• Cranberry Crush – grows 4 feet tall and wide with bright red petals. The flowers are 7 inches across.
  • Valentine’s Crush – has 8 inch flowers in deep red with a purple eye or center. The plants grow 4 to 5 feet tall and wide. Hardy in Zones 4 to 9.
  • White Disco Belle – has white flowers with a bright red eye and the flowers can be 9 inches across. Plants are more dwarfing than others, growing 2 feet wide by 3 feet tall.
  • Rosie Red Disco Belle – has pink flowers with a red eye on 2 foot wide plants that get 3 feet tall. Flowers are 9 inches wide and it is hardy in Zones 4 to 9.
  • Luna White – grows 2 to 3 feet tall and wide. It has white flowers with a red eye.
  • Luna Rose – grows 2 to 3 feet tall and wide. It has pink flowers with a dark pink eye.
  • Cranberry Punch – has fruit punch colored flowers (red-pink) on a short plant, growing 2 to 3 feet tall and wide. It is hardy in Zones 4 to 9.
  • Disco Belle Pink – grows 2 to 3 feet tall and wide and has pink flowers with a red eye. It is hardy in Zones 4 to 9.
  • Cristi – is a nativar of Swamp rose mallow. It grows 6 feet tall by 4 feet wide and has ruby red flowers. It is hardy in Zones 4 to 9 and is a great plant for native, wet meadow gardens.
  • Luna Red – has bright red flowers on 3 foot tall and wide plant. It is hardy in Zones 4 to 9.
hardy hibiscus varieties

Maroon/Bronze Leaved Varieties

  • Cherry Choco Latte – has 9 inch blooms on 3 to 4 feet tall and wide plants. The flowers are pink with red veining and a red center. Zones 4 to 9.
  • Starry Starry Night – has very dark purple leaves, nearly black, on 3 to 4 foot tall and wide plants. The flowers are pink with red veining and a red eye. Zones 4 to 9.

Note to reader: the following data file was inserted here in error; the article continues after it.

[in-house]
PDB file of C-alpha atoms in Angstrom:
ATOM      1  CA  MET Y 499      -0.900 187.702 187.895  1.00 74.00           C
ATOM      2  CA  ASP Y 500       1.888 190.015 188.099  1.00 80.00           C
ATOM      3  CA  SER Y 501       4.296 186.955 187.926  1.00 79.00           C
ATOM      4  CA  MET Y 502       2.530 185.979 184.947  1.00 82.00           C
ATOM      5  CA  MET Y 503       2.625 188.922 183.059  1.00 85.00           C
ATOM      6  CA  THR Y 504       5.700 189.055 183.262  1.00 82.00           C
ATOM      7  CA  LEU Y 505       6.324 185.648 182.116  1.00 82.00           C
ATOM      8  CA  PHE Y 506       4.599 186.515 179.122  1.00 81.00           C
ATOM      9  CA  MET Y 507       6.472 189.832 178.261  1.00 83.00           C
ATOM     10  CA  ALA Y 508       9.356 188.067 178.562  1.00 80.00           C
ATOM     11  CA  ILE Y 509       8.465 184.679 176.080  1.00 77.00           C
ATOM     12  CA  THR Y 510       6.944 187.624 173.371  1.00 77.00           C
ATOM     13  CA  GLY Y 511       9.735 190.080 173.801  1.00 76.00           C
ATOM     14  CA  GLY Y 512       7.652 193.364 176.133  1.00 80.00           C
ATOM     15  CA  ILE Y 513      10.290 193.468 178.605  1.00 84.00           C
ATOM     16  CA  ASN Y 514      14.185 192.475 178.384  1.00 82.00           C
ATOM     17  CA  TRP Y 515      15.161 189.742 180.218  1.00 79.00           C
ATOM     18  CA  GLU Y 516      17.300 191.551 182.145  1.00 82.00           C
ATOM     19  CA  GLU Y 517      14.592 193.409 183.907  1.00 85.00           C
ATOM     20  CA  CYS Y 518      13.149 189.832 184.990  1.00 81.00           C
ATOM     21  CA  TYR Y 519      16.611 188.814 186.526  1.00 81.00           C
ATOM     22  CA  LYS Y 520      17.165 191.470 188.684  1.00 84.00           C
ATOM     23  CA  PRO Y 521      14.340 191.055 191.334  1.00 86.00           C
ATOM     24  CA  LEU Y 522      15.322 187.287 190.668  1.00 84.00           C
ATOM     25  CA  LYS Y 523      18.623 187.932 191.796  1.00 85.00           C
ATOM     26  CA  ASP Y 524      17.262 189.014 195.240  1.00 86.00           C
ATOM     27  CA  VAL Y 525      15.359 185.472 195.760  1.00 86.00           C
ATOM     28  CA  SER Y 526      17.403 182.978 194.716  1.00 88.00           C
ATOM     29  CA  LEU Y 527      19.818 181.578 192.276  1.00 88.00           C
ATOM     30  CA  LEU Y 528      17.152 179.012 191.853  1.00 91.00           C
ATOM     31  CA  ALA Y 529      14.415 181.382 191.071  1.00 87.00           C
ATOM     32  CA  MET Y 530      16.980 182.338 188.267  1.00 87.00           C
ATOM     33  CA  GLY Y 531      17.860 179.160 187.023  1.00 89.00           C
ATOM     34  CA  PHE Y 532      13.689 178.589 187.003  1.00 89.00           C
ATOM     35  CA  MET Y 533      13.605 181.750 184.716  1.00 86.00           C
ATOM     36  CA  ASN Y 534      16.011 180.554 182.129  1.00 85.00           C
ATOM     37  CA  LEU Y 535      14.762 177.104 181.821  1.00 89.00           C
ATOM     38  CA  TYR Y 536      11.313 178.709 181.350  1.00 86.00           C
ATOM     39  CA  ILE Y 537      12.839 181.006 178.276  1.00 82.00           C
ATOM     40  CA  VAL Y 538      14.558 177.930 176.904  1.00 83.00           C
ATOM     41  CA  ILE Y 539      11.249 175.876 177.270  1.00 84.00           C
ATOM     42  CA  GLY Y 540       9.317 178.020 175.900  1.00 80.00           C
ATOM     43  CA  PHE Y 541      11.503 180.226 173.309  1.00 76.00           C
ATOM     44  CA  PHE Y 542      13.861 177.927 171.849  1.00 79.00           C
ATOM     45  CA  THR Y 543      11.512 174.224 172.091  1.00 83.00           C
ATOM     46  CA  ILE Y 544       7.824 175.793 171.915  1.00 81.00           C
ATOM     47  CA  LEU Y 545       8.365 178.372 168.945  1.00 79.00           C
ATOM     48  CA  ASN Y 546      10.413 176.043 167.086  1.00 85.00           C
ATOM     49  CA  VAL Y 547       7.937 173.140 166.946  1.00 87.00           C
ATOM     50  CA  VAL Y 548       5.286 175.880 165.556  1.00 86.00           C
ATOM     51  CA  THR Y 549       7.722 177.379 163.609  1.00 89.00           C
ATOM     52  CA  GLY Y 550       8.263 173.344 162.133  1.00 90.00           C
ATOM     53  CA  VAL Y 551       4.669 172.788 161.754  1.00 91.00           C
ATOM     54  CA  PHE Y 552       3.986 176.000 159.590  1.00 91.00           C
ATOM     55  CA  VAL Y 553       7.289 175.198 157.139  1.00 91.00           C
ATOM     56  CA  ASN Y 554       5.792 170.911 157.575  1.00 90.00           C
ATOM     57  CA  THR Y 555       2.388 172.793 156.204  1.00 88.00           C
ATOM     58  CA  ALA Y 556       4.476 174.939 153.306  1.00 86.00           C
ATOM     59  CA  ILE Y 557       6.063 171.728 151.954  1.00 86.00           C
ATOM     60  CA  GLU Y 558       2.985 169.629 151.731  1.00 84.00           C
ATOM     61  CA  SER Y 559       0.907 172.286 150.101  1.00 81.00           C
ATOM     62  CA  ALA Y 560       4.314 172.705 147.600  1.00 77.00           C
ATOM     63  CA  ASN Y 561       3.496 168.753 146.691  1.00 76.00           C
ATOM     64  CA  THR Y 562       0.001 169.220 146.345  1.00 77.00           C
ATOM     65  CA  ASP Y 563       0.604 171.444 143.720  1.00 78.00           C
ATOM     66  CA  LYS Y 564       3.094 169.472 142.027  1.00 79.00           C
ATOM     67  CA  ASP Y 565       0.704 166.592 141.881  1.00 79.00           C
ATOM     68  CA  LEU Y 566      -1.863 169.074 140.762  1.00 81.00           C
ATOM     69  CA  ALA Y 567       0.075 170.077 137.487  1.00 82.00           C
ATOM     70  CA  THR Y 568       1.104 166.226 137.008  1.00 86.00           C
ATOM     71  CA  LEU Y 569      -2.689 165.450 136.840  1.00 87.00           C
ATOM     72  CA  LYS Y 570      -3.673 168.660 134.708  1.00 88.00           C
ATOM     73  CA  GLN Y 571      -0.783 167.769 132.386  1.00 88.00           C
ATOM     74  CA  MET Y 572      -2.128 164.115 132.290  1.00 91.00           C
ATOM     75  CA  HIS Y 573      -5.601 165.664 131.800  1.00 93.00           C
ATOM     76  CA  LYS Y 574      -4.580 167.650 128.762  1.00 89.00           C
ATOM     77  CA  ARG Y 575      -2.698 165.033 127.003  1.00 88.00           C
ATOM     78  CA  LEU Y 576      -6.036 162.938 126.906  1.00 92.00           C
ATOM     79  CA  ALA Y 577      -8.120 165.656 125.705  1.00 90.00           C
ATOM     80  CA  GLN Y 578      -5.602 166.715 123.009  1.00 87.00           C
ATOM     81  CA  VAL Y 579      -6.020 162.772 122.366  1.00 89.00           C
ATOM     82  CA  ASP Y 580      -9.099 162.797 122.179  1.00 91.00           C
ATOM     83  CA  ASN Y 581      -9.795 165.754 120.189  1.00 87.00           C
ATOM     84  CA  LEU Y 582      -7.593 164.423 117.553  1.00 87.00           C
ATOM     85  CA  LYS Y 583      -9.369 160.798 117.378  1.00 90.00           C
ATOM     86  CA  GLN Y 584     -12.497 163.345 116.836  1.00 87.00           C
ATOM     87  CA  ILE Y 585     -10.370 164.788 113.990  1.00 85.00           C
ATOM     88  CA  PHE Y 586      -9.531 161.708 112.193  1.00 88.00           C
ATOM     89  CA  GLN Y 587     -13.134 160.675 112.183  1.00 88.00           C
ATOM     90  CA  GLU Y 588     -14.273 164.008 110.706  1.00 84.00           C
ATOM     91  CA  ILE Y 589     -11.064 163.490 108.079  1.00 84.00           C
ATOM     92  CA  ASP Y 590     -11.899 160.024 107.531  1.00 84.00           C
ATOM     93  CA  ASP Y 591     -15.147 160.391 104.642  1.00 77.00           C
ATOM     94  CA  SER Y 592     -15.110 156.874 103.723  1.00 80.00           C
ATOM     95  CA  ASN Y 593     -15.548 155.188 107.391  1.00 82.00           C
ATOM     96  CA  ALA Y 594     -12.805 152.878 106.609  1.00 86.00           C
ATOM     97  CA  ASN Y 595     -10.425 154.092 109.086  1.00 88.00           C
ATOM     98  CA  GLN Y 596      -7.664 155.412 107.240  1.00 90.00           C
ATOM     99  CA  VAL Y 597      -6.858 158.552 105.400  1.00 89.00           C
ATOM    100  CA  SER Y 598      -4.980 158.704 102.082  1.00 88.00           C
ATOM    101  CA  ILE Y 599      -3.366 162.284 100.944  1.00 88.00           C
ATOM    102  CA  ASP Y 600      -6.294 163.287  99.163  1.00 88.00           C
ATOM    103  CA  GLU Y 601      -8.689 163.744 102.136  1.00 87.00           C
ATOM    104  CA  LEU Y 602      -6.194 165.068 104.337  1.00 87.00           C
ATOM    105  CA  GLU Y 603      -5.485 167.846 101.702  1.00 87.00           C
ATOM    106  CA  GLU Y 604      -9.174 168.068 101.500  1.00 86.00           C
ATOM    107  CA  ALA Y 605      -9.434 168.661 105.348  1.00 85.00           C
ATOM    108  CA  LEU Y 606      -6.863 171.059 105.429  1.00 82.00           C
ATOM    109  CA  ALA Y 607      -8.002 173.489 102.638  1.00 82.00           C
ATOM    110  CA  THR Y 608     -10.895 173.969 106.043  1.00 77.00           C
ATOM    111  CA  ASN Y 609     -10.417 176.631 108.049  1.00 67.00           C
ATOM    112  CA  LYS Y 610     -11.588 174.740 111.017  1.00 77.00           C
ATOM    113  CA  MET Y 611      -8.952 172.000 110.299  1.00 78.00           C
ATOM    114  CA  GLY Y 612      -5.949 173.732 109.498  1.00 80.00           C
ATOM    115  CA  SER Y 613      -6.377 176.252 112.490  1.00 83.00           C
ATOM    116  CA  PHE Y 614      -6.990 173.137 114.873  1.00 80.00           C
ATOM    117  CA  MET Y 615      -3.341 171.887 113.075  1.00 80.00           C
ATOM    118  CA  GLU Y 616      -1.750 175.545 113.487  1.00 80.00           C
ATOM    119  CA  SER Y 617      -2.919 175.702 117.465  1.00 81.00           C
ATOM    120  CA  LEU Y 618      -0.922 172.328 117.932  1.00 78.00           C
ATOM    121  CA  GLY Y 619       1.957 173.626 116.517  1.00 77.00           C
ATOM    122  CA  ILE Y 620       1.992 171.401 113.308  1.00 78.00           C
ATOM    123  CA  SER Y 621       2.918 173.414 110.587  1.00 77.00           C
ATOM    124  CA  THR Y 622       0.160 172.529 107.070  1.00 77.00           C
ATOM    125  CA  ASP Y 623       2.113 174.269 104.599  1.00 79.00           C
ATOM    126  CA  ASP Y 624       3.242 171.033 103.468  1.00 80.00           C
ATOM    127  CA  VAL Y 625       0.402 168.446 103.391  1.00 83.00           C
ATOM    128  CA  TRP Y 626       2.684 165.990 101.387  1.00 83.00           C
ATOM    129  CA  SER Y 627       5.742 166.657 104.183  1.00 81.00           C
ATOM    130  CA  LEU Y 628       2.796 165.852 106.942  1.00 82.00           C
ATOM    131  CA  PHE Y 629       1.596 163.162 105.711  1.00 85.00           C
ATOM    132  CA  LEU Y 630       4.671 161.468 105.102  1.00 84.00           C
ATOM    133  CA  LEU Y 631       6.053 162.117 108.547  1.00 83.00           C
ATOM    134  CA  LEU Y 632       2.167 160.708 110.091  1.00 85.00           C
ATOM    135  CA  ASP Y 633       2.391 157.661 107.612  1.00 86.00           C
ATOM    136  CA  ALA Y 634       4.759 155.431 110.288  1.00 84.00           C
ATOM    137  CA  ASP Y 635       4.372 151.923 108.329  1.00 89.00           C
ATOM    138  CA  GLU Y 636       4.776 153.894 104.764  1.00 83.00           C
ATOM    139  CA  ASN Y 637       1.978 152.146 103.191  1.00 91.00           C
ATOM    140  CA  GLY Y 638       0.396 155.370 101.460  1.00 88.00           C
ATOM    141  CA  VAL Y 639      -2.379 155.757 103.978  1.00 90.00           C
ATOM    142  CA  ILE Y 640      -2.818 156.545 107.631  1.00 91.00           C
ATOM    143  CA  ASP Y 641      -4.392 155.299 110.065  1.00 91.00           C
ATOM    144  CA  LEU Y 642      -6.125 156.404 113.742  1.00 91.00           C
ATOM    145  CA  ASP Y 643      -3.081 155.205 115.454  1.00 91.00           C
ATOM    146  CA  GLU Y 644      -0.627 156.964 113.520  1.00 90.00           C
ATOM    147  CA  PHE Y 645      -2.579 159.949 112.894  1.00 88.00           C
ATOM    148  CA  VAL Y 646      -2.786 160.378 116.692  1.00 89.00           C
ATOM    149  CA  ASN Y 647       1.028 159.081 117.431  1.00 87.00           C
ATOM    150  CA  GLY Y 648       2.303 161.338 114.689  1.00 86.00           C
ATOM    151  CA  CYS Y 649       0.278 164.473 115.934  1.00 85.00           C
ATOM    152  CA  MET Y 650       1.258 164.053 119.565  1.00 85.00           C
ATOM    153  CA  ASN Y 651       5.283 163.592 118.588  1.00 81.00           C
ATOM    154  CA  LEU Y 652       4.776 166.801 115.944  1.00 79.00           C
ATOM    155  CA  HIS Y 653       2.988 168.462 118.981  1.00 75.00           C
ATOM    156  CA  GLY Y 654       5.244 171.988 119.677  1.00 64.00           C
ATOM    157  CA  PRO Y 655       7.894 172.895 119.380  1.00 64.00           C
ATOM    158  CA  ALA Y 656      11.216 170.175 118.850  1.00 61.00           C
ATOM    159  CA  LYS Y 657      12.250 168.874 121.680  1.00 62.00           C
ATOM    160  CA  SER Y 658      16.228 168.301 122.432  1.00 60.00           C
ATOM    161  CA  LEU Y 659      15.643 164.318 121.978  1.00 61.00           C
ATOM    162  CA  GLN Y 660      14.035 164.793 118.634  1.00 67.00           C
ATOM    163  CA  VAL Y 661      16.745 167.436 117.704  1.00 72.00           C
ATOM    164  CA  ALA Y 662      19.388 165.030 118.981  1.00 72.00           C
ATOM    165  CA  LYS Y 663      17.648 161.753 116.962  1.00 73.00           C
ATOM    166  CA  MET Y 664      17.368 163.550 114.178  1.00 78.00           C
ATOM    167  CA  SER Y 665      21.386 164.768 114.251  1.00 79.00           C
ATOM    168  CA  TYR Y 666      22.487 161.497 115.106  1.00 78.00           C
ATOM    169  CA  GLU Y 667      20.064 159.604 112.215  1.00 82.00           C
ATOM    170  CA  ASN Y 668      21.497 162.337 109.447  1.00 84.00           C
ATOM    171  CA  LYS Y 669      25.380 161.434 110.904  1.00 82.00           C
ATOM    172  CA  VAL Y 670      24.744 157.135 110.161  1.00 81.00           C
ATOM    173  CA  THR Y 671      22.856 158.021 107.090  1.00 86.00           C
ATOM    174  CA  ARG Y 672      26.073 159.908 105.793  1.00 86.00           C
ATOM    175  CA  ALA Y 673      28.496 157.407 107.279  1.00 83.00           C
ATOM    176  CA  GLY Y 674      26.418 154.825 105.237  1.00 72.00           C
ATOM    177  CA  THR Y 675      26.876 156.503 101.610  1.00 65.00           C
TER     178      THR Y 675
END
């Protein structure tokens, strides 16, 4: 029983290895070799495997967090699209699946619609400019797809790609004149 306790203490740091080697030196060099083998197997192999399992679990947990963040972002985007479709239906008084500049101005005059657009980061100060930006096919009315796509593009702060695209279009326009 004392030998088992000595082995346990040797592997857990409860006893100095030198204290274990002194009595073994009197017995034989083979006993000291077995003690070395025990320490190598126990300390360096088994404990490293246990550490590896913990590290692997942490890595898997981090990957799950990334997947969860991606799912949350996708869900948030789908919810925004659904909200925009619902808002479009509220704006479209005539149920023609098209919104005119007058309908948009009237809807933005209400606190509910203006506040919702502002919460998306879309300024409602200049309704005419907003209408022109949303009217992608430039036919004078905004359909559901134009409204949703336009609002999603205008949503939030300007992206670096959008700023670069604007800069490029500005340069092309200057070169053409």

• Holy Grail – perhaps my favorite of the extremely dark leaved varieties, it has dark red flowers. It grows 5 feet tall and wide and is hardy in Zones 4 yo 9.
  • Berry Awesome – has dark pink flowers with a red eye. Plants grow 4 feet tall by 5 feet wide. Zones 4 to 9.
  • Royal Gems – has huge flowers, up to 12 inches across, which are pink with a red eye. It grows4 feet tall and wide. Zones 4 to 9.
  • Perfect Storm – grows 5 feet tall by 4 feet wide. The flowers are pink with a red eye. Zones 4 to 9.
  • Spinderella – has pink and white flowers with a red eye and a slight twist of the petals around the center. Plants grow 4 to 5 feet tall and wide. Zones 4 to 9.
  • French Vanilla – has white flowers with a red eye. The plants grow 4 feet tall and wide. Zones 4 to 9.
  • Edge of Night – has a very dark maroon leaves. The flowers are dark pink with a red eye. Plants grow 4 feet tall and wide. Zones 4 to 9.
  • Dark Mystery – has dark leaves with pink flowers that have a bright red eye. Plants grow 5 to 6 feet tall and wide. Zones 4 to 9.

Companion Plants for Hardy Hibiscus

Okay, so you have some hardy hibiscus now. But what do you plant with them? It can be tricky to put plantings together. However, I like to just try different things together until I find a harmonious whole. Following are some plants that work will with hibiscus and love the heat too.

Edibility of Hardy Hibiscus

Did you know that the flower petals and calyxes of all hibiscus are edible? It is true. If you find hibiscus blueberry tea in the store, it is made using the flower petals of hibiscus. Click here for a recipe for blueberry hibiscus tea.

Conclusion

Adding hardy hibiscus to the garden not only helps add color during hot weeks of summer, it can add an edible element. Hibiscus grows best in full sun, in hot yet damp locations. Get yours today for some tropical flair!

Happy planting!

author of hardy hibiscus